A study of democratic consolidation in South Africa : what progress to date?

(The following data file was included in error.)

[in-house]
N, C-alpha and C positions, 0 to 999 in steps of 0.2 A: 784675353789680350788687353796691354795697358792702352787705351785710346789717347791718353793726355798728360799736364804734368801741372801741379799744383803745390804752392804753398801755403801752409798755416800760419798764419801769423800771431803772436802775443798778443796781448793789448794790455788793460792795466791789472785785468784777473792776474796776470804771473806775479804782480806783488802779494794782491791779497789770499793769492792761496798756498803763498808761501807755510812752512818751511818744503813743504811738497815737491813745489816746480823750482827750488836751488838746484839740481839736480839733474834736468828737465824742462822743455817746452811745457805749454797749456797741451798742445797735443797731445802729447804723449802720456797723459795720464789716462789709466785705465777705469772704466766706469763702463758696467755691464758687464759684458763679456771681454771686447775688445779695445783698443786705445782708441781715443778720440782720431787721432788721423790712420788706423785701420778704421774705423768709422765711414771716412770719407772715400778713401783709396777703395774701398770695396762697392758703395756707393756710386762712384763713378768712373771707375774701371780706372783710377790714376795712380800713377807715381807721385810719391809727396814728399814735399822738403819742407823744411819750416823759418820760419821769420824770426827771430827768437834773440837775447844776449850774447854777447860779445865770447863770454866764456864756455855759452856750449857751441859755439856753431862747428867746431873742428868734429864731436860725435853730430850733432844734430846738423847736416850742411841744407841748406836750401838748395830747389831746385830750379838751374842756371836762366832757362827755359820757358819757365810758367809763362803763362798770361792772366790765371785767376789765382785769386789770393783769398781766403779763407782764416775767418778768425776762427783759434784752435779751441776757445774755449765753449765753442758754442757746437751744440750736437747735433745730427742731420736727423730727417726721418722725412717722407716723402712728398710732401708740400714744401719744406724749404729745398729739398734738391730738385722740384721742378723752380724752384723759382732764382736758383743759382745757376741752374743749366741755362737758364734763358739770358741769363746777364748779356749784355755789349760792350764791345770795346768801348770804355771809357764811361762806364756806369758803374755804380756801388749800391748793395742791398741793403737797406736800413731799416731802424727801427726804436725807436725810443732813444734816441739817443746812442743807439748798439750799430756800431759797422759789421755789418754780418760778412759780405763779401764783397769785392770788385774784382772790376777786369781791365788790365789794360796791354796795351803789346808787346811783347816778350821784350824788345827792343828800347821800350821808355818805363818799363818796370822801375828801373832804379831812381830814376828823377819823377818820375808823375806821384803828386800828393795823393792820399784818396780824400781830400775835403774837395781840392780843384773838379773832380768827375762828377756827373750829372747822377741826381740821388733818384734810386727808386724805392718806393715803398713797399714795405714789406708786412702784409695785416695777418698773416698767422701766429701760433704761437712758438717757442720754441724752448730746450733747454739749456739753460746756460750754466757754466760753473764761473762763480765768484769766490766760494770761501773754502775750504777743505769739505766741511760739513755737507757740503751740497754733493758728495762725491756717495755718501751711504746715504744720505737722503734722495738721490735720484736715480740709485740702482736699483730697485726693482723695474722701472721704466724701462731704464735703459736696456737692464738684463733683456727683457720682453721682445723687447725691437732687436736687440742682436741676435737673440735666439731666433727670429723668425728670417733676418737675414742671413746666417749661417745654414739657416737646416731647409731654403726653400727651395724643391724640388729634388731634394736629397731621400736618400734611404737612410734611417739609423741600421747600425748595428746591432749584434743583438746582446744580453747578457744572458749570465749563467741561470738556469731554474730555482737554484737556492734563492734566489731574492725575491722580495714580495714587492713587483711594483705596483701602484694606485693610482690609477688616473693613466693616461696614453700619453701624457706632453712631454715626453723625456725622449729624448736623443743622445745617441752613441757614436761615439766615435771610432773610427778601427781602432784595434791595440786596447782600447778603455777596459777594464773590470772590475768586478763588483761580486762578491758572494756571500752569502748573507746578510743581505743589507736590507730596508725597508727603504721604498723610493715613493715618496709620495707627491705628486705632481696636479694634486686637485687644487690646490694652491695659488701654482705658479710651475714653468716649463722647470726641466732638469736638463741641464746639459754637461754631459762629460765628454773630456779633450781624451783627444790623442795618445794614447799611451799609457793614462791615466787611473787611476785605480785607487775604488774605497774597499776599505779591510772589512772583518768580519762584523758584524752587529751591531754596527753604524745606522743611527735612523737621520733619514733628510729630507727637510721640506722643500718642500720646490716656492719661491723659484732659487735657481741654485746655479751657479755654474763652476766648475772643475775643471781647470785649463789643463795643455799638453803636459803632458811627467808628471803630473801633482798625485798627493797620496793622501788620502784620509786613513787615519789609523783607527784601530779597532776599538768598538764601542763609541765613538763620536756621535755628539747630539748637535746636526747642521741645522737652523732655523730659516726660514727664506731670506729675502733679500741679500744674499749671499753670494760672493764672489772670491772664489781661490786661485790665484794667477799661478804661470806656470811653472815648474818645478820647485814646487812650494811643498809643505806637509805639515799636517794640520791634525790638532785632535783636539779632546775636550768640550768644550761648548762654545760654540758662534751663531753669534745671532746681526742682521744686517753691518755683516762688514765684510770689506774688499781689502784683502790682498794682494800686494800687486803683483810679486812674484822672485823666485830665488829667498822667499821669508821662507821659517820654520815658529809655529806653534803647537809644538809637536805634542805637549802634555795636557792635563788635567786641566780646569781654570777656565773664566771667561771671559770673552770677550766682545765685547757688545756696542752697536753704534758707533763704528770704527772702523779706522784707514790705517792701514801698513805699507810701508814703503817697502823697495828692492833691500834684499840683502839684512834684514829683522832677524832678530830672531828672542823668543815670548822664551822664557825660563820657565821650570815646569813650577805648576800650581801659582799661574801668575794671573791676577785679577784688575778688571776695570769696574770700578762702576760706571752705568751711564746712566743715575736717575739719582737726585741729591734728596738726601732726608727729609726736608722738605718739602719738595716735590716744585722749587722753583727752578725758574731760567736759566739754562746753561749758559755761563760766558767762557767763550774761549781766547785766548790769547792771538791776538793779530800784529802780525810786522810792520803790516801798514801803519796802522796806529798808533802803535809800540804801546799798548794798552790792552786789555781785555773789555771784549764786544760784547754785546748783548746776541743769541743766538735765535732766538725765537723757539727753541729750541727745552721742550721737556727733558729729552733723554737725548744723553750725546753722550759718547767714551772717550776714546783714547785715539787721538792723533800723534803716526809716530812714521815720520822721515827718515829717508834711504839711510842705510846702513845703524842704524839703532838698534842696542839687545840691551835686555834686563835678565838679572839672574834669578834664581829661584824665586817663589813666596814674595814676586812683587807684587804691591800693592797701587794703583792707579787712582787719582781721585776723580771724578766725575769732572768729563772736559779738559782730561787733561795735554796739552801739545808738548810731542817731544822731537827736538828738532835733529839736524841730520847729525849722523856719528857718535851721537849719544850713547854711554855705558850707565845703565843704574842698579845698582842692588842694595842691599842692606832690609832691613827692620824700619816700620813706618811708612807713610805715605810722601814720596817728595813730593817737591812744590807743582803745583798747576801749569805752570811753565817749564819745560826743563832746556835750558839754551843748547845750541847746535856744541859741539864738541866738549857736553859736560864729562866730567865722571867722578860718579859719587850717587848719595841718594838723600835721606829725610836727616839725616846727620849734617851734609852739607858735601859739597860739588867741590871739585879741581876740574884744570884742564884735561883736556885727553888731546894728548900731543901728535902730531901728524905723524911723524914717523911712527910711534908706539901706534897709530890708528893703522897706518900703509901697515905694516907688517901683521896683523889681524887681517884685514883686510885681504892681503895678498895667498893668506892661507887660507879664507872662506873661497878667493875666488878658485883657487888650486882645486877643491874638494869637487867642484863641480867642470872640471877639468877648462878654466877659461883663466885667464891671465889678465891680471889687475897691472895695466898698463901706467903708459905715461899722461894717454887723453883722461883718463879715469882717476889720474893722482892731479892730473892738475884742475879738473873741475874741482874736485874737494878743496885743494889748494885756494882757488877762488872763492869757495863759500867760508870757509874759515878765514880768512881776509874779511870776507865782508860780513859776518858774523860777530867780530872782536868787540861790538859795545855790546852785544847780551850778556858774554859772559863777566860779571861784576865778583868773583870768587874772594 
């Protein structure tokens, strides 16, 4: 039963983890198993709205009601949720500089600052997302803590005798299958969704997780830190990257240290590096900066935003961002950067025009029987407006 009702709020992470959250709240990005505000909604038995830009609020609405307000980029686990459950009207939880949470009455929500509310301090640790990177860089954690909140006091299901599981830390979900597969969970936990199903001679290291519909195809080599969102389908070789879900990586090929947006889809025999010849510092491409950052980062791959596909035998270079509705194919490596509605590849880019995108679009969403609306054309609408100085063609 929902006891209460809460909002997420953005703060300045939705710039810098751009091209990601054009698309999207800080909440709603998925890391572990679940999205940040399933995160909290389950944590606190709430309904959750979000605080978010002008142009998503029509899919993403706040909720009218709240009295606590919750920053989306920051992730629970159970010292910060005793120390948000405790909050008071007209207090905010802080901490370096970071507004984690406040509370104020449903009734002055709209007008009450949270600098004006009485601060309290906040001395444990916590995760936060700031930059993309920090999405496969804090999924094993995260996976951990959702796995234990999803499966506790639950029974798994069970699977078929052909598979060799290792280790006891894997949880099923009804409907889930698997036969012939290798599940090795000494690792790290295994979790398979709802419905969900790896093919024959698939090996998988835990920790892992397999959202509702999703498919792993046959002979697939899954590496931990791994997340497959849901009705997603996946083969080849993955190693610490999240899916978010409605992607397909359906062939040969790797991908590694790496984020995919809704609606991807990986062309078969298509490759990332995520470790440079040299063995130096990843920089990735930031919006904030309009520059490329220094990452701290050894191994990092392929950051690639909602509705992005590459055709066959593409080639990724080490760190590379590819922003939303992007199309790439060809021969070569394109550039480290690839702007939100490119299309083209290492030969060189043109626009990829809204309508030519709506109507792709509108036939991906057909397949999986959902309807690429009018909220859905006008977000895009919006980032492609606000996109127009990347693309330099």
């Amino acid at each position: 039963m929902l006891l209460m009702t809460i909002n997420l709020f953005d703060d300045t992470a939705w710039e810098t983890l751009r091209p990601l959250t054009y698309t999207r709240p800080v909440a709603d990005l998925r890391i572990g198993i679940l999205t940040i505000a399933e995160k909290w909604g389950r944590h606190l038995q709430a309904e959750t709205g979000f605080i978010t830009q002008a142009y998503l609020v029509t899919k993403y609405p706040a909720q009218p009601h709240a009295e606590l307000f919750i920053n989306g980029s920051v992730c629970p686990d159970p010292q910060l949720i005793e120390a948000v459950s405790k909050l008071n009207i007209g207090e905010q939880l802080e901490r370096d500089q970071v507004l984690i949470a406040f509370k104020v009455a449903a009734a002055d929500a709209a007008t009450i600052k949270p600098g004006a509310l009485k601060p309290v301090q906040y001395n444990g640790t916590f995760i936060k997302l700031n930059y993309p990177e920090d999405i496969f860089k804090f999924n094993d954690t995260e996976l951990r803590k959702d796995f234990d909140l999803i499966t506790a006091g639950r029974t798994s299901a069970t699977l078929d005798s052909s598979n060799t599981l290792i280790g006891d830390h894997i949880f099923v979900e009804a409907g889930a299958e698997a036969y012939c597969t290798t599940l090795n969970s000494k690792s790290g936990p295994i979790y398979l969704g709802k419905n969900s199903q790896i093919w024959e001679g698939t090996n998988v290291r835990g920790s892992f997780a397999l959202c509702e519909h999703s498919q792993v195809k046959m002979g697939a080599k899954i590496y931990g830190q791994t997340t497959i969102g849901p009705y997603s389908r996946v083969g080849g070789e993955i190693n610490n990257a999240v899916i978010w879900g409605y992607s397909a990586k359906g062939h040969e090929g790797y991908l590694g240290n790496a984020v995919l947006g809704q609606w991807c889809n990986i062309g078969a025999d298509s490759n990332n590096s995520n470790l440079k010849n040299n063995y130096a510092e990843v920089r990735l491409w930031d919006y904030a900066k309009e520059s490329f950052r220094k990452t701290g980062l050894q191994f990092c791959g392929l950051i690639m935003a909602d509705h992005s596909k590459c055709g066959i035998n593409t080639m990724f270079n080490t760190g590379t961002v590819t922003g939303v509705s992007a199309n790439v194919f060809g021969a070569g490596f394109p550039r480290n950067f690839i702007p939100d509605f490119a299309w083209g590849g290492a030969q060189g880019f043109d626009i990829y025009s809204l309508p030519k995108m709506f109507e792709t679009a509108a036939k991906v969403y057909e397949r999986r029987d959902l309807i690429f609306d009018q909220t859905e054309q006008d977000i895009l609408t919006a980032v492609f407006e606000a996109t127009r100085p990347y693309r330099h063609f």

Democratic consolidation has become an increasingly popular phenomenon with the advent of democracy in countries all over the world, making the successful transition to a democratic dispensation from authoritarian rule. South Africa, as the case under analysis, provides a clear example of a country that has successfully managed a democratic transition, and is now on the path of consolidating its democracy thirteen years into democratic rule. The extent to which democratic consolidation is being effected in South Africa is the primary focus of this study, with a critical examination of the factors that are instrumental in creating and sustaining the conditions conducive to democratic survival. This study provides a theoretical grounding in the existing literature on democratic consolidation, which enables us to highlight the key areas of consolidation. The criteria used to determine the degree to which South Africa’s democracy can be regarded consolidated was developed by Linz and Stepan (1996), Przeworski et al (1996), Bratton and van de Walle (1997) and the subsequent writings of others. This enables us to develop a multivariate framework for evaluating the extent to which democracy is ingrained in South Africa, as well as assessing prospects for the consolidation thereof. The criteria in this study are thus broadly subdivided into the following categories. Firstly, the existence of an autonomous political society, whereby democratic institutions are evaluated in light of the parliamentary system, the electoral system, elections, the state of political parties in South Africa, and the existence of a legal culture that upholds our Constitutional democracy. Secondly, the existence of an economic society in South Africa is assessed in terms of the state of the economy and the economic policies followed by the ruling party implemented to enhance economic growth. This is studied in the context of current socio-economic ills, such as income inequality, poverty, unemployment, and measures designed to relieve these problems, most notably the creation and development of a black middle class to generate greater equality and empower the black majority. Lastly, social factors are discussed, with an emphasis on race and the significance it assumes in South African politics today. Other factors such as the existence of a strong and vibrant civil society and the development of a democratic political culture are equally important in sustaining a democratic dispensation. The latter, for the most part, was found to be a crucial determinant of whether prospects for democratic consolidation in South Africa are positive. Political culture, in essence, embodies all the criteria discussed, and thus is an underlying theme throughout this study. The findings indicate that South Africa’s democracy is consolidating in terms of institution building; however these institutions need to be protected and strengthened to ensure that trust and confidence in them is developed and maintained. The major obstacle to achieving consolidation though, is the issue of the African National Congress’ dominance in Parliament, rendering the opposition relatively insignificant. In addition, poverty and unemployment persists despite policies designed to uplift the poor. This was found to be a significant burden on democratic consolidation. Civil society plays an important role in this regard in helping to improve service delivery, as well as acting as a watchdog over state power, which is pivotal in fostering a democratic political culture. Whether or not this is sufficient in upholding democracy, only time will tell.